Monday, July 28, 2008

Blaming the Passengers

I’m starting to get more than just a little annoyed at the holier-than-thou crowd and Monday morning quarterbacks in the "news" media who are buying the industry-driven mantra that the problems in the debt markets and the economic fallout are because of mortgage lending to people who shouldn’t have gotten loans.

Trust me – it’s their PR machine at work, diligently trying to shape public opinion and point the finger at the consumers as opposed to the perpetrators. The stakes are high - as in trillions, so you can’t expect the folks who actually run Washington to shy away from getting the media to help them in pointing fingers at easy targets.

And it’s starting to work. Alleged “news” pieces are starting to appear in places other than chatrooms, forums and blogs, citing complaints from people about a bailout – as if the bailout was for the real victims. And lo and behold, “experts” are being drawn on to get the word out in the mainstream news.

But the reality is, any bailout is for the industry and the investors – NOT the borrowers. Most individual borrowers have one home to lose. The industry is facing trillions of dollars of rapidly vaporizing wealth they created for themselves and are reluctant to see stop coming their way.

Tossing ordinary people who have been taken advantage of under the bus is sickening. The industry’s well-crafted defense is taking hold in the media – people are supposedly to blame for taking out loans they didn’t qualify for and then not being able to pay for them.

But those who are hopping on the blame-game bandwagon won’t admit that the majority of people who were taken advantage of were led into adjustable rate mortgages for one reason and one reason only: There was yet another loan in the making; either the borrower would have to refi before the ratchet up or it would explode and be foreclosed on and yet another loan would be created for that property. To keep that machine churning required monumental fraud.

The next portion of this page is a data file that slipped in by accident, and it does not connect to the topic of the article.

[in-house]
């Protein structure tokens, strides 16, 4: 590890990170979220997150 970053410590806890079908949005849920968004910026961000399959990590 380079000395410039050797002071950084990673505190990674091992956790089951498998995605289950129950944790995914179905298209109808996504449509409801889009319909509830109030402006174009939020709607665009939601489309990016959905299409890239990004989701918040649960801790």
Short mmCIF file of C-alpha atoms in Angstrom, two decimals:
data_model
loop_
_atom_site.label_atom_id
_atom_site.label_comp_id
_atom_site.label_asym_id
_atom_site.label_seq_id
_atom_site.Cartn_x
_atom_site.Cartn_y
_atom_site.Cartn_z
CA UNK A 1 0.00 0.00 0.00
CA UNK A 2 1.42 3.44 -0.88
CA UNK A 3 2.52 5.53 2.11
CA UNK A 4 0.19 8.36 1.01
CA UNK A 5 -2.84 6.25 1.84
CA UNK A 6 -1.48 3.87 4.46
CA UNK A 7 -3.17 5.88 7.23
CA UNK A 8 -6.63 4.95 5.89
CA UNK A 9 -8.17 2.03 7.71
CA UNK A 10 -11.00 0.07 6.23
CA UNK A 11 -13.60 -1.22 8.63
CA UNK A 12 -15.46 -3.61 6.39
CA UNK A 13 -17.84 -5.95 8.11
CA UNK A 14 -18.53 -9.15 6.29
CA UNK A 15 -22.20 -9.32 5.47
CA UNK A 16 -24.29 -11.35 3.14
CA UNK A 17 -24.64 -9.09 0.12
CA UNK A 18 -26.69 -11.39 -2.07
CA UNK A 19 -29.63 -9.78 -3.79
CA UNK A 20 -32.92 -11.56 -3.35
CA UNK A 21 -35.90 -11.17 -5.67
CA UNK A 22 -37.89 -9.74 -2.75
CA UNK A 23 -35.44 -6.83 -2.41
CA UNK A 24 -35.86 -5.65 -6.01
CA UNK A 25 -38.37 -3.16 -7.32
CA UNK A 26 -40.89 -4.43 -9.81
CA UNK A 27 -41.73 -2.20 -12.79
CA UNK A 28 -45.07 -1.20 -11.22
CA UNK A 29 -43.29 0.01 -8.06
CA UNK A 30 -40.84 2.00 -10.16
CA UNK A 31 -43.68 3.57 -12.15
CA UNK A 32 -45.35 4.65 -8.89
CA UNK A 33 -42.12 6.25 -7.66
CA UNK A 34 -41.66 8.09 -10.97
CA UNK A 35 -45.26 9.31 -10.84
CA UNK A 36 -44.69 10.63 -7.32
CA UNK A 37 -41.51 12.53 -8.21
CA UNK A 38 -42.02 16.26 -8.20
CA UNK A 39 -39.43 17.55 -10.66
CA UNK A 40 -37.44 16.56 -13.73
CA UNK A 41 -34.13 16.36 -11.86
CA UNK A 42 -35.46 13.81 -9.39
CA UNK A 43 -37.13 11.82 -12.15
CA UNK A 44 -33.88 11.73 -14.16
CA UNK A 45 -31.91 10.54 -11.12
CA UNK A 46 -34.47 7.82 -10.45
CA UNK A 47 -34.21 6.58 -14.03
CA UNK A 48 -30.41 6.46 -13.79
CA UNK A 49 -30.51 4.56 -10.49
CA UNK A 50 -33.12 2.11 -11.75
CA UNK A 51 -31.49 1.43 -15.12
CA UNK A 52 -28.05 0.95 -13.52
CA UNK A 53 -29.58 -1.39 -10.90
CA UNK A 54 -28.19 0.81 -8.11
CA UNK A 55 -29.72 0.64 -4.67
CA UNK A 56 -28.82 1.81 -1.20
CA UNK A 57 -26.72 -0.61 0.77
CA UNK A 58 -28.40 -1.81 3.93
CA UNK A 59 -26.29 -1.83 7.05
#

Spare me the “they’re just irresponsible” paintbrush. Yes, some borrowers are. But given who the squaliformes targeted and lured into the sausage machine it is nothing more than financial bigotry to simply say “they shouldn’t have signed that.” Guess what, in a lot of cases they didn’t even sign anything that was legally viable. But that didn’t stop servicers from turning the crank on the manufactured default/rapid foreclosure process, without which the machine would have clogged up and ground to a halt.

And worse, the majority of Americans who didn’t need to worry about fighting the credit scoring debacle sat back and enjoyed artificially low interest rates while the sub-prime victims (many of which should never have been there) drove profits into the stratosphere for the squaliformes and made millionaires among the legalized gamblers on Wall Street.

So give the whining about allegedly irresponsible subprime borrowers a rest - you’re blaming the passengers on the train for the sleeping engineer and the resulting crash.

The Honorable Judge Roy Bean

Friday, July 25, 2008

Jerry Brown is "Shocked!" Yea, Right.

Is it their political position and isolation from the real world that causes Attorney’s General to make sudden discoveries of old news? Or are we just supposed to assume they are running a few years behind the rest of us when it comes to the Squaliformes operating, or even based, in their state?